Future-proofing Treasury: A Roadmap to Best Practice
HSBC's Global Liquidity and Cash Management’s Annual Natural Resources and Utilities Forum on March, 22 2018
Ensuring your treasury function is in the best possible shape to respond to imminent threats and opportunities requires preparation, imagination, and flexibility. In March 2018, HSBC hosted its second annual Global Liquidity and Cash Management Natural Resources and Utilities Forum in Houston, USA, to discuss the future of the energy sector. One of the highlights of the event was a dynamic roundtable discussion, an edited version of which appears below, in which industry experts shared their insights and real-life experiences around future-proofing treasury.
Eleanor Hill (Moderator)
Regulation and reform
Eleanor Hill, TMI:
What are the key regulatory and reform trends impacting the future of corporate treasury and the energy sector?
An HSBC representative:
Looking at regulation and reform in the broadest sense, we see four main trends influencing how corporate treasurers are preparing for the future. The first is the rise of protectionism across the globe. There are the obvious examples of this, such as Brexit in the UK. Many of President Trump’s new policies in the US also have a protectionist slant. But this trend is not limited to the Western world. China and some ASEAN nations have one way or another put in place rules like enforcing conversion of 75% of their export earnings to local currency, restriction on movement of local currencies offshore and the like.
Protectionist policies naturally have an impact on the way treasury departments operate. Moreover, these changes can happen rapidly, with little warning, meaning that treasurers now have to be more agile than ever before – and increasingly connected to the macro world.
The second trend we see is the rapidly evolving payments landscape. National real-time payment schemes are now either live, or in the process of implementation, in over 20 markets worldwide.
From a treasury perspective, the move to instant payments signals the end of clearing currencies via batch runs, Monday to Friday. Payments will now be coming in on a real-time basis, seven days a week. As such, treasurers need to think strategically about how to put those monies to use, even at weekends. In addition, system changes may be required in order to reap the benefits of receiving monies in real-time. Elsewhere, suppliers may start requesting real-time payments, which is yet another angle to consider.
An additional shift in the operating environment is the move towards digital commerce and communication, and the cybersecurity risks that come with that. Treasurers must be ever more vigilant around new threats to the business, especially given their role as gatekeepers of company cash.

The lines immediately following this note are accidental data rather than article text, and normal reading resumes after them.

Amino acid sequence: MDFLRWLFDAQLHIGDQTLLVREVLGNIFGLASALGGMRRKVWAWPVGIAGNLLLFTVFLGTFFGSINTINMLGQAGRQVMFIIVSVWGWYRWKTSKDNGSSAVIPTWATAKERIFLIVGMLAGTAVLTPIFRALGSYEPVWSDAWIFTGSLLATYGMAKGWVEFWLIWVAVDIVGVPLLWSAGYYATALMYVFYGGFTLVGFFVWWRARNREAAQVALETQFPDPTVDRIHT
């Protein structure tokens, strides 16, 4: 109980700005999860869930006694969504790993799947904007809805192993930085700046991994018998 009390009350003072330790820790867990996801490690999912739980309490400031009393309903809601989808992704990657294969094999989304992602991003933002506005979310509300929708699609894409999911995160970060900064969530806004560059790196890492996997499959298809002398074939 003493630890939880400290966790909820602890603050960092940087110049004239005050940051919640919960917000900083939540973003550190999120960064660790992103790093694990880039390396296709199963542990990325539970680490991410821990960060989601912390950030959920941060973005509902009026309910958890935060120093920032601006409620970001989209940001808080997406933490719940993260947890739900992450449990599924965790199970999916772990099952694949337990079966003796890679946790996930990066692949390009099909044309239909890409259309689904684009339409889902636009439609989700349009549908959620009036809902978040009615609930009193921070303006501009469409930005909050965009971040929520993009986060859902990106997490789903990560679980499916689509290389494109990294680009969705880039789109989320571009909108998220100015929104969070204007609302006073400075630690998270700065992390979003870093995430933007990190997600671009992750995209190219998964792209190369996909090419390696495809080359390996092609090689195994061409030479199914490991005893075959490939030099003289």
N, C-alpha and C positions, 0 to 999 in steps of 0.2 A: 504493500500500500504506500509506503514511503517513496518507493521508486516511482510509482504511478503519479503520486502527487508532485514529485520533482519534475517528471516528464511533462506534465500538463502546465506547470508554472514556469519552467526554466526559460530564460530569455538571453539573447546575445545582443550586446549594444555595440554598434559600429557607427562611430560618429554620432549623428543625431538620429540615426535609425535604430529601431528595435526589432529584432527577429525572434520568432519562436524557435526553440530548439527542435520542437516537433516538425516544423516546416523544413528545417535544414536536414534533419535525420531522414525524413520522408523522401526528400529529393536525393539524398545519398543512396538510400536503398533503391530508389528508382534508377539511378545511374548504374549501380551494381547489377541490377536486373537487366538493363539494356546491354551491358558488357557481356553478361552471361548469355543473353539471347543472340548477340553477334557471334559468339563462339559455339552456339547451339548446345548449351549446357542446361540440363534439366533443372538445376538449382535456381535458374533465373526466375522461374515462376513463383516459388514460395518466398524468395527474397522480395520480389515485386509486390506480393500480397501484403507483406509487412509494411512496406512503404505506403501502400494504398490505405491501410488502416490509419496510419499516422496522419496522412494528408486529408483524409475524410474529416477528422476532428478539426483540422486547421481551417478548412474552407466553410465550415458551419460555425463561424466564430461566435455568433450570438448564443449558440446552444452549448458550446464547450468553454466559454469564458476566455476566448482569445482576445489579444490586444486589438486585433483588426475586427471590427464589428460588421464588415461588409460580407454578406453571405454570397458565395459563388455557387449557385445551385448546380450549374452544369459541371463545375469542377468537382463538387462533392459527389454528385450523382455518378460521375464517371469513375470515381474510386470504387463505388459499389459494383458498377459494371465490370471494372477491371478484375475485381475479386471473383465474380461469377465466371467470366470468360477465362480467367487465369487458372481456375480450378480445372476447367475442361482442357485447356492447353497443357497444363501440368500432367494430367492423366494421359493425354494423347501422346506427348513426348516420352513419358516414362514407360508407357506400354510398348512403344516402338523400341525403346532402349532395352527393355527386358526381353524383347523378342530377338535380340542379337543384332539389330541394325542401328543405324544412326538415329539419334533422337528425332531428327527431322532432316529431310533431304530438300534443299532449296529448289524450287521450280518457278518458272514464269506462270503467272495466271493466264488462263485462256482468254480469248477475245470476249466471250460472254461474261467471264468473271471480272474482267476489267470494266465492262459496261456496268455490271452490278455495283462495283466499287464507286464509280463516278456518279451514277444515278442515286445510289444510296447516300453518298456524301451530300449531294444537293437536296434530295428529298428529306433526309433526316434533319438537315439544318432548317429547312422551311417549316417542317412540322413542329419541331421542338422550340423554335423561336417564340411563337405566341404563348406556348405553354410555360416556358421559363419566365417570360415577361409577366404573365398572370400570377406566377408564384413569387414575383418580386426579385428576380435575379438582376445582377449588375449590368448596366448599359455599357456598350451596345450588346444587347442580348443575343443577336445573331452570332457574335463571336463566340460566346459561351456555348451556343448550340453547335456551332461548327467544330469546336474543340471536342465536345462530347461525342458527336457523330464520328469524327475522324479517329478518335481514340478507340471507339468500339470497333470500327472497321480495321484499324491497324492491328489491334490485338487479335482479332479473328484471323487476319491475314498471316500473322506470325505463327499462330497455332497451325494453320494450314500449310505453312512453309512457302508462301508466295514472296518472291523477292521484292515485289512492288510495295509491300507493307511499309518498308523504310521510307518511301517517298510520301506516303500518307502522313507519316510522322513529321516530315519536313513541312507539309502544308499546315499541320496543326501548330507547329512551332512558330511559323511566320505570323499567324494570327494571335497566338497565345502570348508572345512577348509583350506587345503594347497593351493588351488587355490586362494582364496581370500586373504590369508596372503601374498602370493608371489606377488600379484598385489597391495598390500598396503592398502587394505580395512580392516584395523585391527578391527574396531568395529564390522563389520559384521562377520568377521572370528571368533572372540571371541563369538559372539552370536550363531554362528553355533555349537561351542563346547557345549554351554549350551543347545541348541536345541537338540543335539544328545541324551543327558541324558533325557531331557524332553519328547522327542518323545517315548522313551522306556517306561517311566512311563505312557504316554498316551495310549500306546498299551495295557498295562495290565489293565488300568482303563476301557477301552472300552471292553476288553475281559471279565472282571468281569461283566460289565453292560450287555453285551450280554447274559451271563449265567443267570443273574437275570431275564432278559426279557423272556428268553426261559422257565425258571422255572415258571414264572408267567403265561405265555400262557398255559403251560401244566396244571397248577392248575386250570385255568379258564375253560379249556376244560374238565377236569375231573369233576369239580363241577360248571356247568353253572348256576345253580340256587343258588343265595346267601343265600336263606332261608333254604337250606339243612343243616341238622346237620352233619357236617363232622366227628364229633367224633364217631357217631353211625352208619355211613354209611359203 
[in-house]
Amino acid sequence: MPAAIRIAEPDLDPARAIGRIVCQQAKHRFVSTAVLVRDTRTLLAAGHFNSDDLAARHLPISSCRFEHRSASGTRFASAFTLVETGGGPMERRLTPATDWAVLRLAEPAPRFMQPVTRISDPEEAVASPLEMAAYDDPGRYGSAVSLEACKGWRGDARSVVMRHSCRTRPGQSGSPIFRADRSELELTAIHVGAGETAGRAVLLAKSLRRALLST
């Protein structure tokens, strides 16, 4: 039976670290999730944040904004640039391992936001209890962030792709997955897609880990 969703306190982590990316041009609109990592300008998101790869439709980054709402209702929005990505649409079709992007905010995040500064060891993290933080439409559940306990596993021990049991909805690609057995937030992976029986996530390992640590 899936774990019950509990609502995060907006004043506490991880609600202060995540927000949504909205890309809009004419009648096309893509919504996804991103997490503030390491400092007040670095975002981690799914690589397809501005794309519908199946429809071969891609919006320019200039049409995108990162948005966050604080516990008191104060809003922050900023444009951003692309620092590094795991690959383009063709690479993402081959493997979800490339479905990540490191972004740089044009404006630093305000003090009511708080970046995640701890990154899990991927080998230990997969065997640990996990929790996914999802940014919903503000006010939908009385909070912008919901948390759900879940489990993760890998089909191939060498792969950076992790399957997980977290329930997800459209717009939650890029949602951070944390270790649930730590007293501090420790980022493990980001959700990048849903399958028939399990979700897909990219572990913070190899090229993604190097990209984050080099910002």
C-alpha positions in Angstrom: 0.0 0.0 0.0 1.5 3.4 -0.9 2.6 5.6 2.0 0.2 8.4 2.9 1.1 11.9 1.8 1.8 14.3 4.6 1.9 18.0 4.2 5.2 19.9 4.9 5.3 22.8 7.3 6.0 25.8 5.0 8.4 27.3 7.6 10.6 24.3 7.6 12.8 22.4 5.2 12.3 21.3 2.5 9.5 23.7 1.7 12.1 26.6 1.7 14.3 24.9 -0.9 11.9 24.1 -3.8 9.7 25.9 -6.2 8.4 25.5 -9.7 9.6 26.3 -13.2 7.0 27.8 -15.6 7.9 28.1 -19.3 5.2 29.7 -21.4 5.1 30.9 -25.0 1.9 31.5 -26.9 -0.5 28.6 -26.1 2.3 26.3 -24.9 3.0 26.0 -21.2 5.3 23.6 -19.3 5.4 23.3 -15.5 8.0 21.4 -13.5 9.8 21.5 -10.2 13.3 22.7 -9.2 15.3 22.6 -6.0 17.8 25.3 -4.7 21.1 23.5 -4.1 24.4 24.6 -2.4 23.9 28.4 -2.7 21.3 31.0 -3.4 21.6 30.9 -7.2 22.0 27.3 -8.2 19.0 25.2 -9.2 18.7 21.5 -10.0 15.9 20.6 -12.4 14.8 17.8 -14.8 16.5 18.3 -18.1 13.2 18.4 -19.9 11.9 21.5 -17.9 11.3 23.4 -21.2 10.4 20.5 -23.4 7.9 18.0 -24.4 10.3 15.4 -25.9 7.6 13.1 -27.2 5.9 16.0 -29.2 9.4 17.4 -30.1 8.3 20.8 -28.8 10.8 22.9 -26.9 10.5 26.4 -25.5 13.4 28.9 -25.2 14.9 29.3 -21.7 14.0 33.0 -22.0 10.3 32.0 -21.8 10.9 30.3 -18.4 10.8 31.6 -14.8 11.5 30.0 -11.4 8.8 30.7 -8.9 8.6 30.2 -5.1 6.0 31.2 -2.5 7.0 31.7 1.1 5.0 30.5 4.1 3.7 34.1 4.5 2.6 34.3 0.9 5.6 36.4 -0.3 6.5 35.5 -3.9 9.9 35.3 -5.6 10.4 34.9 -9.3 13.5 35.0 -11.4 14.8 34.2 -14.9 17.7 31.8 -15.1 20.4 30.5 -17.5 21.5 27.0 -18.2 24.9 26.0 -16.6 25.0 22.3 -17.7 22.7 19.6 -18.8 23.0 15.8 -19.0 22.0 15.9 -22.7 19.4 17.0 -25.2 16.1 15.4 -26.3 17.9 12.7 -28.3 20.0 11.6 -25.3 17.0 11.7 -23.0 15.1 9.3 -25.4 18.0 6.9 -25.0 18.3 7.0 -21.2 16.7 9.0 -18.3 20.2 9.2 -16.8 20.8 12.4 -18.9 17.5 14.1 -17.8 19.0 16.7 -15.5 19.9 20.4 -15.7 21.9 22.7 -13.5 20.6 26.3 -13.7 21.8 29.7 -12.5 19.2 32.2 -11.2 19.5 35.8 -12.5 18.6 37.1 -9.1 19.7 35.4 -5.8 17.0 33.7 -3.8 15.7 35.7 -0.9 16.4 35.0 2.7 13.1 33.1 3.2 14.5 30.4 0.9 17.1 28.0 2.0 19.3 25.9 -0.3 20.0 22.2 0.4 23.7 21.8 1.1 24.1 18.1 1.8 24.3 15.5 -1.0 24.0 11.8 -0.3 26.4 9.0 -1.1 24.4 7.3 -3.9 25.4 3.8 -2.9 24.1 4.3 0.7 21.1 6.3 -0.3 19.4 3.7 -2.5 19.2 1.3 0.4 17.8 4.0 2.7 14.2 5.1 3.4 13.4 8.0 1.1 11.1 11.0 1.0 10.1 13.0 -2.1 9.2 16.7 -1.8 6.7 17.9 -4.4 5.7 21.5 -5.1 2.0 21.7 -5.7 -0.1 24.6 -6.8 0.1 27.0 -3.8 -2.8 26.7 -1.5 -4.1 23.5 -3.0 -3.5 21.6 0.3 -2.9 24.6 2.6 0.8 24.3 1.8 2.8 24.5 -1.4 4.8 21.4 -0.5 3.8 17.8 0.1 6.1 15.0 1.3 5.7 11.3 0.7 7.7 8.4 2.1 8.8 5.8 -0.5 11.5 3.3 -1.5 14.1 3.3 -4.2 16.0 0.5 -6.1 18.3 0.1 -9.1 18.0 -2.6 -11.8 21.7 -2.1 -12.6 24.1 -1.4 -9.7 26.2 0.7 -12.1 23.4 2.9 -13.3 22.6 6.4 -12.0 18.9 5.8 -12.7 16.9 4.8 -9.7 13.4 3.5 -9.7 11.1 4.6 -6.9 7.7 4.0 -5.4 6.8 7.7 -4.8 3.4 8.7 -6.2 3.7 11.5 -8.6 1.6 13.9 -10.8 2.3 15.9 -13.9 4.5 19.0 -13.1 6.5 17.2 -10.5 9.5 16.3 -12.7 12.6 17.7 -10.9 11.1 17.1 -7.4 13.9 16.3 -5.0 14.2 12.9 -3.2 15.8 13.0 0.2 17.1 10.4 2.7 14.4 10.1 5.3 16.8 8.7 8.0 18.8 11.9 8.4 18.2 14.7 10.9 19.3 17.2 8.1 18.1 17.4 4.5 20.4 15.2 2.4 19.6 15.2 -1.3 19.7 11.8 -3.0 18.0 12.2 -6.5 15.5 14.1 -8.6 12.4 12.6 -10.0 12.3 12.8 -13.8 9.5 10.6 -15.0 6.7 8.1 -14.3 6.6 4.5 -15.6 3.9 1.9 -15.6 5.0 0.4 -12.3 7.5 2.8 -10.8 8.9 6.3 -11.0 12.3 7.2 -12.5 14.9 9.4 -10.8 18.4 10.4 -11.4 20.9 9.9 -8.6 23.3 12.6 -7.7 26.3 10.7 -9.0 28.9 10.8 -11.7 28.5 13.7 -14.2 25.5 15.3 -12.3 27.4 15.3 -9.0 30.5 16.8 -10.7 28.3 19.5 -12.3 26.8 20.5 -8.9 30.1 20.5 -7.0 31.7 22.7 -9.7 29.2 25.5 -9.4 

The fourth trend we see, which is specific to the natural resources and utilities sector, is the rise of national oil companies internationally. Many are now expanding overseas and entering new markets, or ones where sector reforms have taken place, such as Mexico. Going forward, this means that we will likely see more international joint ventures – which come with their own challenges. To succeed, treasurers must enter into these with an open mind and be prepared to find new ways of working, whilst embracing cultural differences.
Eleanor Hill, TMI:
Coming back to the point around protectionism, let’s focus for a moment on US tax reform, which is the most significant overhaul of the US tax code in 30 years. Could you please share some of your strategic thinking around US tax reform? How should treasurers be preparing?
Brook Ballard, Cheniere:
It might be a cliché, but cash is king. So, US tax reform provides a significant incentive to reassess the ROI of your cash, and reconsider how you can utilise it best – whether that be in a location abroad or in the US. As part of that process, Cheniere will be looking closely at where we hold debt around the world and weighing up the rising cost of that debt.
As an exporter of liquefied natural gas (LNG) to far-flung markets, including China, we also need to ensure that we continue to build and invest in the infrastructure in order to support growing global demand. This will more than likely mean putting additional cash to use in the US.
Tamara Saront-Eisner, Air Liquide:
Overall, we see US tax reform as a positive change – but being a French-headquartered company, we have a few different challenges to consider. One is the excise tax that will apply to cross-border payments between affiliates of the same company – and Air Liquide is largely funded through intercompany loans, so that will be difficult. The new tax also applies to everything from royalties to interest, and even CapEx, meaning that we have a lot to reconsider.
Soon after the reforms were announced, we put in place a roadmap that involved reshaping our capital structure, looking again at our interest cost, and thinking about the repatriation of dividends from some of our subsidiaries. Ultimately, for us, it’s about ensuring we can continue to efficiently and effectively fund our US operations. That may mean turning to other US sources of capital to fund our operations in the US.
Although we were quick to set up our roadmap to respond to US tax reform, there is still a lot of work to be done in terms of assessing the impact – especially in areas such as the taxation of intellectual property (IP).